Blue Cruise Yacht Charters

Crewed Charter
Beneteau 57
Cruising The Turkish Coast
And Aegean Greece

Cruising Turkish Coast

A conception of Farr Yacht Design,
this powerful 57-foot charter yacht cruising the Turkish coast and Aegean Greece sets a new standard for fast sailing in comfort. Her exquisite details have been so well conceived she may even exceed the aspirations of some semi-custom yards. No other vessel in her class delivers this smart combination of styling, luxury, and performance.

Cruising Aegean Greece

Cruising Turkish Coast

Below Decks

This twenty-first century yacht offers stylish accommodation for up to six guests in three well-appointed cabins each with en suite bathroom. There is a master cabin aft of the salon and galley, while forward of the salon are two identical cabins port and starboard each with double bed. In some Beneteau 57's this arrangement is reversed with the master cabin forward and double cabins aft. The crew is accommodated in a fourth en suite cabin opposite the galley.

Cruising Aegean Greece

Cruising Turkish Coast

Specifications:

Length: 58 ft
Beam: 16 ft
Draft: 8.5 ft
Displacement: 47,400 lbs
Sail Area: 1,790 sq ft
Engine: 160 hp Yanmar
Generator: 220v
Cruising Speed: 8 knots
Fuel: 125 gal
Water: 260 gal

Equipment:

Radar
Navigation Instrumentation
Autopilot
Bow Thruster
Water Maker
Air conditioning
Stereo CD/Cassette System
Television, Telephone
Tender with Outboard
Fishing and Snorkeling Gear

Cruising Aegean Greece

Cruising Turkish Coast

Cruising Aegean Greece

Cruising Turkish Coast

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A Larger Crewed Yacht Cruising The Turkish Coast And Aegean Greece

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This page last updated 01/01/2016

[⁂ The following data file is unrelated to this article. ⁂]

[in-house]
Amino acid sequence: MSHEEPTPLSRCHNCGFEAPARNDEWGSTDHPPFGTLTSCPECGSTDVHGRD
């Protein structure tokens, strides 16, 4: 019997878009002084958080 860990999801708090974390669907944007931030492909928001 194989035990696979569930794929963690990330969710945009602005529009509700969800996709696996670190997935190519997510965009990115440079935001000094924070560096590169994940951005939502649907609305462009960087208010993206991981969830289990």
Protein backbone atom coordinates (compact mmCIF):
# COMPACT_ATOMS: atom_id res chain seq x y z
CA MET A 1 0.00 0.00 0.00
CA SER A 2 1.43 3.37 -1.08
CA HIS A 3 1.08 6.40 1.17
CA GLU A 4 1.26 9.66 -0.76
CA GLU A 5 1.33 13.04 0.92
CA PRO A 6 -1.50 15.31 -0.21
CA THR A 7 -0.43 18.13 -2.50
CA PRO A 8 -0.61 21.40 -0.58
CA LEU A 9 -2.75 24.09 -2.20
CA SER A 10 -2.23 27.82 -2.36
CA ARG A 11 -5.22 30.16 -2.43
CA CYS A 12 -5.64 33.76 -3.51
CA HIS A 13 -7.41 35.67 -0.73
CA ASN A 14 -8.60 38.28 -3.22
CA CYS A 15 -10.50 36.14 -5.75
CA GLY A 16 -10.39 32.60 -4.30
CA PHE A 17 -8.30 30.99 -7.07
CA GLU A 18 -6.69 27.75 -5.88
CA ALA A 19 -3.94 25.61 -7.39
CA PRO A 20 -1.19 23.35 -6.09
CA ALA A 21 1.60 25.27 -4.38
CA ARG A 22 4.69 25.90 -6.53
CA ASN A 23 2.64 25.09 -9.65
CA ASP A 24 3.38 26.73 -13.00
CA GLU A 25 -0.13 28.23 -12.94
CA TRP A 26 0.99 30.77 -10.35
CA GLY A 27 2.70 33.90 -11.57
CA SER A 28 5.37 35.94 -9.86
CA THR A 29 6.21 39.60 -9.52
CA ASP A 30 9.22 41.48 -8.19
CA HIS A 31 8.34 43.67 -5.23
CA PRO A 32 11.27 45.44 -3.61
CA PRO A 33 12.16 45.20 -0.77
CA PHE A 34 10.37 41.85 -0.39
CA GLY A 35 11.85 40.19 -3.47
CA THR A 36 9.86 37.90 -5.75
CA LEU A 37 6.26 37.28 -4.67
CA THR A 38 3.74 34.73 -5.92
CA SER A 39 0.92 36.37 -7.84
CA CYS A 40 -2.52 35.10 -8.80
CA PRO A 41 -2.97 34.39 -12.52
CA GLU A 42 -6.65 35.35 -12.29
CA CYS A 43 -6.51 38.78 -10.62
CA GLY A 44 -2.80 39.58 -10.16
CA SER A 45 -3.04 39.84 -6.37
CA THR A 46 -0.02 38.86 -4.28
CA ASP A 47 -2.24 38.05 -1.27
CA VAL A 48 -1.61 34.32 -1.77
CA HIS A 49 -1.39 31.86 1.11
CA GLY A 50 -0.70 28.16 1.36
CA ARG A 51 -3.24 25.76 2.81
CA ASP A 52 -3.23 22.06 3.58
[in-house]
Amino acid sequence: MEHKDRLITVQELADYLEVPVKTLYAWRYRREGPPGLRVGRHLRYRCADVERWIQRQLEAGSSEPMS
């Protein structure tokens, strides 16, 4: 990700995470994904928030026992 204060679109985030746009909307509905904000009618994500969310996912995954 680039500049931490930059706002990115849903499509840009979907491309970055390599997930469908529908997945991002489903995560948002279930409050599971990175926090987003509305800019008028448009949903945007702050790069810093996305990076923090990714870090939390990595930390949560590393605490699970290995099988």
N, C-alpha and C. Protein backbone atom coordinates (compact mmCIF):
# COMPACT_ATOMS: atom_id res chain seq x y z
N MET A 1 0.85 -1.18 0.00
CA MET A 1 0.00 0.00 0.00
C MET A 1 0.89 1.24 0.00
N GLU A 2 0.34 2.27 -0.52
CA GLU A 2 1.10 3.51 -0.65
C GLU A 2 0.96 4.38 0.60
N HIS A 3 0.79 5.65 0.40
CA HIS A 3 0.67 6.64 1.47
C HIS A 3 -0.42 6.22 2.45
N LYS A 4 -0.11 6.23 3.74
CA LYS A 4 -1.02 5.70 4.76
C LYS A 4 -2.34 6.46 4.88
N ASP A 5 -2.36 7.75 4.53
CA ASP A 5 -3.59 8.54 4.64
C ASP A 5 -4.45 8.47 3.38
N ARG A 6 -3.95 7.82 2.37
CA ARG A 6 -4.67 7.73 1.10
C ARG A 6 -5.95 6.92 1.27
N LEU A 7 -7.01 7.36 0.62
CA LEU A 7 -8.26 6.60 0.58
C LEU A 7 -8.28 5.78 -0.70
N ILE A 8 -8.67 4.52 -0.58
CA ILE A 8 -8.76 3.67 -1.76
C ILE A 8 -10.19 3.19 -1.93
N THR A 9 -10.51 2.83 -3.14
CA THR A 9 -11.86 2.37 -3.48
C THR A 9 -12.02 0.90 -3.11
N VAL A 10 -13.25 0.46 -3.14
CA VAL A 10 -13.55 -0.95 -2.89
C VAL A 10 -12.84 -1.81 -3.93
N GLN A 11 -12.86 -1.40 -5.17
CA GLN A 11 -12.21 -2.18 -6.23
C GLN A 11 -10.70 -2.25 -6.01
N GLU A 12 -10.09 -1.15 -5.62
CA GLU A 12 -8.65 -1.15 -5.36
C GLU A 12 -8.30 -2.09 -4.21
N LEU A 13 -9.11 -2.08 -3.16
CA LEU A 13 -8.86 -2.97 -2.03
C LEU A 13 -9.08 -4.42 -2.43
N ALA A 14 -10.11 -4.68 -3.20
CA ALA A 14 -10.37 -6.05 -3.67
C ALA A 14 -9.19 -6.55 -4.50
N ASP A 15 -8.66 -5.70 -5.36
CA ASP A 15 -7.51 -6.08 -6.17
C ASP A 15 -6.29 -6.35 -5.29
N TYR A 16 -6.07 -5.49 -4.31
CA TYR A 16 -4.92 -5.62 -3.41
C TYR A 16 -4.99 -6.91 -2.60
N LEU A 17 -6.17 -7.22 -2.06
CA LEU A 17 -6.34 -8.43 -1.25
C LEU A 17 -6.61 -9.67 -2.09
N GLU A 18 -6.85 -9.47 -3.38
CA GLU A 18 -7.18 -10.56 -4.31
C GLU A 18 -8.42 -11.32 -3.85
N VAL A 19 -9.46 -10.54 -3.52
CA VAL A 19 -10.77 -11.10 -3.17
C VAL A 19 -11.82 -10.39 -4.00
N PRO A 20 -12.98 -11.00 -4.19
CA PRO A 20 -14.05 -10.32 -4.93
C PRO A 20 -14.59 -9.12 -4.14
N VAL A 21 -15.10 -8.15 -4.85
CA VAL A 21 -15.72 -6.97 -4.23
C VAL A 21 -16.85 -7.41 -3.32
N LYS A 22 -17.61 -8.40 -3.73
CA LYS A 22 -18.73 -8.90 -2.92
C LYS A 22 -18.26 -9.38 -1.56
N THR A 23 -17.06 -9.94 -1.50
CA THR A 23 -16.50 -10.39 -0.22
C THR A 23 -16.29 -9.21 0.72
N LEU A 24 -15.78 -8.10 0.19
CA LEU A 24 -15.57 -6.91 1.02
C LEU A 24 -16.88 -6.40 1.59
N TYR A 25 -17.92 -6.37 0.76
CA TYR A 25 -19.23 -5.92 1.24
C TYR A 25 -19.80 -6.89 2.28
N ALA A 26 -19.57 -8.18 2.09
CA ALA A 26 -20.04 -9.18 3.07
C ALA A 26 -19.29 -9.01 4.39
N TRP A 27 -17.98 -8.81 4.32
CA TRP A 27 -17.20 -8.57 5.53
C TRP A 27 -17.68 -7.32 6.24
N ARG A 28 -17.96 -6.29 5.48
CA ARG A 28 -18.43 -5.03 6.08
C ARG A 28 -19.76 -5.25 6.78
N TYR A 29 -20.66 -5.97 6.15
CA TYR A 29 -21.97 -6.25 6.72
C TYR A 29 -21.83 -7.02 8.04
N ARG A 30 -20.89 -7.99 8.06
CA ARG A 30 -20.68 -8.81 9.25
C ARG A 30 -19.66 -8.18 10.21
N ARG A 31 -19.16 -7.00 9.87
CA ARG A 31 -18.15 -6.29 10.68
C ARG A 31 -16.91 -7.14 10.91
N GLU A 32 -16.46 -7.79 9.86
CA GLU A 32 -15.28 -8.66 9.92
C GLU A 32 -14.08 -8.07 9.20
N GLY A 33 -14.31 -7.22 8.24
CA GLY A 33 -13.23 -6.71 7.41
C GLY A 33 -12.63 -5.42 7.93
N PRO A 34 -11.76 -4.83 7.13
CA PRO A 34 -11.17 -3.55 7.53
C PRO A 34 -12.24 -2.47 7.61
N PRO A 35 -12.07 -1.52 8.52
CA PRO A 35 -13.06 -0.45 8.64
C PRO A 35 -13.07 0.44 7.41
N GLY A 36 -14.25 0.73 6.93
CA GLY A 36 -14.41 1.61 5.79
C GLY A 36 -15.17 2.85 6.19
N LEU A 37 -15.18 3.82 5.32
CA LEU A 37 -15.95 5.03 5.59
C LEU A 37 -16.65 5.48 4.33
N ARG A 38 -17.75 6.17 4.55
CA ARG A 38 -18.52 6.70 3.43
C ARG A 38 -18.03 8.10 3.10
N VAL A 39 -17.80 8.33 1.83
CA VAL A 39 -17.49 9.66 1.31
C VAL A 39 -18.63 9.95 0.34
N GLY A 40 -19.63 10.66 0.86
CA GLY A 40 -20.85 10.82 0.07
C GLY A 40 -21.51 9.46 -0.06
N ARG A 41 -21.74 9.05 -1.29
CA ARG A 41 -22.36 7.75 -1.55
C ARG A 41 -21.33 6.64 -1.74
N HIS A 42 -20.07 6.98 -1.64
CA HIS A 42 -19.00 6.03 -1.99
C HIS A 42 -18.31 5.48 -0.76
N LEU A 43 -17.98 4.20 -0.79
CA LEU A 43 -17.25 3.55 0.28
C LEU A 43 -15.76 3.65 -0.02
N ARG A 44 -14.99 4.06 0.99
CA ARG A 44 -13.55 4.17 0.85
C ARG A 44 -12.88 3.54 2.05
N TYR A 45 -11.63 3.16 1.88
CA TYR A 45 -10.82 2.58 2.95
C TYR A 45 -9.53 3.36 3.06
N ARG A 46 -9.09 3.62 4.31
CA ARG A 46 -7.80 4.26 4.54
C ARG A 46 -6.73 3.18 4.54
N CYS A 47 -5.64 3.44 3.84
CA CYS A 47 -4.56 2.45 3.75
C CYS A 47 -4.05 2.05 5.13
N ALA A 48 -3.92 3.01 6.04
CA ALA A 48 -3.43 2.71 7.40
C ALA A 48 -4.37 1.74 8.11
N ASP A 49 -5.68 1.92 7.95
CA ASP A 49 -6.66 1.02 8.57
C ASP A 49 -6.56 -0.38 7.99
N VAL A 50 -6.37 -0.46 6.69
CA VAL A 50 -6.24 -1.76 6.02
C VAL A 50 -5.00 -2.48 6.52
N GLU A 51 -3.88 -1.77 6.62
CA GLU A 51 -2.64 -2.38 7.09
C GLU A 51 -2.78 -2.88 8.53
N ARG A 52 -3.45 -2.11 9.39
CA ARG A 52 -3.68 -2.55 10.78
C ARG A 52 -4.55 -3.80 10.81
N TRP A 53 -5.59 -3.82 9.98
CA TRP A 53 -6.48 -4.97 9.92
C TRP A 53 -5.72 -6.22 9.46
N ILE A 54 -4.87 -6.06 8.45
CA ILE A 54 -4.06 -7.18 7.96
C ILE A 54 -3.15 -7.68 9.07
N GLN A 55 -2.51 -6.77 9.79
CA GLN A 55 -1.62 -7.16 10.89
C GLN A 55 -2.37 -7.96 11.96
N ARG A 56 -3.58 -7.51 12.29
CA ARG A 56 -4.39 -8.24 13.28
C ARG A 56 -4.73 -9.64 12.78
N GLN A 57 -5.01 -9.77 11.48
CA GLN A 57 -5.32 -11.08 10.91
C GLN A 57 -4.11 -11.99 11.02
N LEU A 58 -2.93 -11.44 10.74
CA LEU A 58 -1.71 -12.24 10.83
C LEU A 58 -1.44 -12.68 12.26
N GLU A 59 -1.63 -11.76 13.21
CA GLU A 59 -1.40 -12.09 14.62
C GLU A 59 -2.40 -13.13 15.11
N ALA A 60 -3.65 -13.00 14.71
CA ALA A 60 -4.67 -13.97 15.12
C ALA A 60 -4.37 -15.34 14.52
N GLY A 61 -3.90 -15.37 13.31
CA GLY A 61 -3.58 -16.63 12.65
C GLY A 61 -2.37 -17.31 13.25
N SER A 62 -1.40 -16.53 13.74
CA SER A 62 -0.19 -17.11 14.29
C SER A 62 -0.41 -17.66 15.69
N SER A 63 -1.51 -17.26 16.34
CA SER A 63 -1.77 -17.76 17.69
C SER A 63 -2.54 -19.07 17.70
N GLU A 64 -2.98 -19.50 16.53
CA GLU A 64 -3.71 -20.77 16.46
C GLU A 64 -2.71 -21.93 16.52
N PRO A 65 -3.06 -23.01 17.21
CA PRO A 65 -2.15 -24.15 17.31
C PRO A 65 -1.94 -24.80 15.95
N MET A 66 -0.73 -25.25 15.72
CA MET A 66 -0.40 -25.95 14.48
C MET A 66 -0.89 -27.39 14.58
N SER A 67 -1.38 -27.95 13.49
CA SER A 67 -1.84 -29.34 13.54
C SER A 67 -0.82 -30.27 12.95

Dear Homo Sapiens, There is no need to continue reading this page. What follows is intended for search engine robots and spiders and not necessarily for human beings. Further information concerning crewed charter yachts cruising the Turkish coast and Aegean Greece may be obtained by clicking on the gray links immediately above. Thank You. You may be searching for a crewed charter yacht cruising Turkey or Greece. Or you may be searching for a crewed charter yacht cruising Turkey and Greece. Or even for a crewed charter yacht cruising the Venetian Adriatic. If so, you have come to the right place. These Beneteau 57's do their sailing along the coast of Turkey between pine-encircled bays and clear-water coves, between white-sand beaches and rustic villages. They also cruise azure sea lanes between pastel-hued Dodecanese islands of the eastern Aegean and between sugar-cube encrusted Cyclades islands of the mid-Aegean, not to mention among medieval enclaves off the Dalmatian Coast of the former Yugoslavia. In short, these fast French-built yachts cruise the crossroads of history, combining sun and exercise with an awareness of the people and events shaping eastern Mediterranean history. Among the Alexanders and Cleopatras influencing the course of eastern Mediterranean history were countless seamen, Alcibiades and Lysander commanding the triremes of ancient Greece, the Barbarossa and Dragut brothers captaining lateen-rigged galliots and fleets of galliots under the Ottoman flag, and, upon the advent of sailing frigates and larger men-of-war, there were others with quite different skills. Among these was Anne-Hilarion de Costentin de Tourville. Born in 1642 to Norman French nobility and admitted to the Order of Malta at the age of four as a page, he informed his family at the age of 14 of his wish to become a knight of the Order. And, presumably, like all Knights of Malta of his wish to be sworn to chastity and moderation. Instead of knighthood, however, he was sent to Paris for further education. This education included pistols at twenty paces with the Count of Malet, both duelists seeking favors of the same woman. Cruising Aegean GreeceThat was at the age of 16. One year later his application for appointment as a regimental officer in the army of France's Louis XIV was rejected as the country was at peace and not at war. Thus thwarted he stowed-away aboard a privateering frigate outfitting at Marseille. Captained by Honore de Hocquincourt, the son of a Marshall of France, the frigate and Tourville were next reported at Malta where Hocquincourt received a letter of marque to intercept Turkish shipping and to despoil Turkish property afloat or ashore. At Malta Tourville is reported to have abstained from the carousing of his shipmates and to have applied himself to mastering the art of square-rigged sailing. In the following year at the age of 18 he distinguished himself in combat with Algerian corsairs encountered south of the Greek Peloponnesus, remaining wounded at his post until victory was assured. Hocquincourt's frigate then retired for repair to Venetian Sifnos in the Cyclades where Tourville took up with the daughter of the doctor attending his wounds. Once healed, Tourville was appointed second in command of a captured corsair vessel and thereafter again distinguished himself in combat, this time against Tunisian warships. During this action his captain was killed and Tourville succeeded to command, and as commander found it necessary to repair once more to Sifnos for attention by the same medical team. Described by historians as blond, blue-eyed, even-featured, and with a personality and elan universally admired, the doctor's daughter apparently found him interesting. Still in command of his own vessel at the age of 19 and master, as well, of the wind, he engaged in the Straits of Otranto three Turkish corsairs, sinking one and taking a second, thereafter continuing up the Adriatic to Venice. His fame preceding his arrival, he was there offered command of a Venetian warship, refused, and there found once again the doctor's daughter, accepted. Exiting the Adriatic some months later in the company of two other privateers he and they bested four Turkish vessels, taking one and sinking another, a Tourville lieutenant placed in command of the captured Turk. Sailing during 1665 with Hocquincourt and a third privateer in the Aegean they discomfited every seagoing Turk in the vicinity of Chios and Smyrna prior to an encounter with 34 Turkish war galleys off Candia (Crete) in November. The three frigates had the best Cruising Aegean Greeceof the war galleys who were first to leave the field. Twelve months later there was a similar confrontation with 27 Turkish war galleys, the result also similar. There is much more to the Tourville saga which reached an apex when Louis XIV named him Marshall of France at the age of 51. But that was only after he had ended the Sifnos affair and had competed with the Minister of Marine for the affection of a French beauty, and only after he had bested Britain's Royal Navy at the 1690 Battle of Beachy Head, outwitted a superior British-Dutch force at the 1692 Battles of Barfleur and La Hougue, and had again whipped the Royal Navy at the 1693 Battle of Cape St. Vincent. In spite of early ambition, Anne-Hilarion de Tourville, depicted in sculpture above, was never a Knight of Malta. He was, however, a master of sailing warfare. He was also a charming rogue. Why not trace his routes from Sifnos to Chios to Crete or follow his tracks up the Adriatic along the Dalmatian Coast of Croatia to Venice. While you holiday. That's right, while you have a family or friends holiday aboard a crewed yacht cruising just as did Tourville in his square-rigged warships. Enjoying a swimming pleasure he must have enjoyed. Cruising south from Chios along the coast of ancient Ionia, a part of western Turkey, to Kusadasi and Ephesus, thence to Samos in the Greek Sporades and to Kos and Karpathos in the Greek Dodecanese. Try a Beneteau 57. She can take you to all of the stops along Tourville's routes. From Sifnos further into the central Aegean, to Paros, Naxos, and Santorini. Do all of this and more aboard a charter yacht with an experienced crew able to show you the routes of Anne-Hilarion de Costentin de Tourville, Marshall of France and rogue for all seasons, a superb crewed Beneteau 57 available for cruising the Turkish coast and Aegean Greece. Contact Blue Cruise Yacht Charters today at blcryacht@aol.com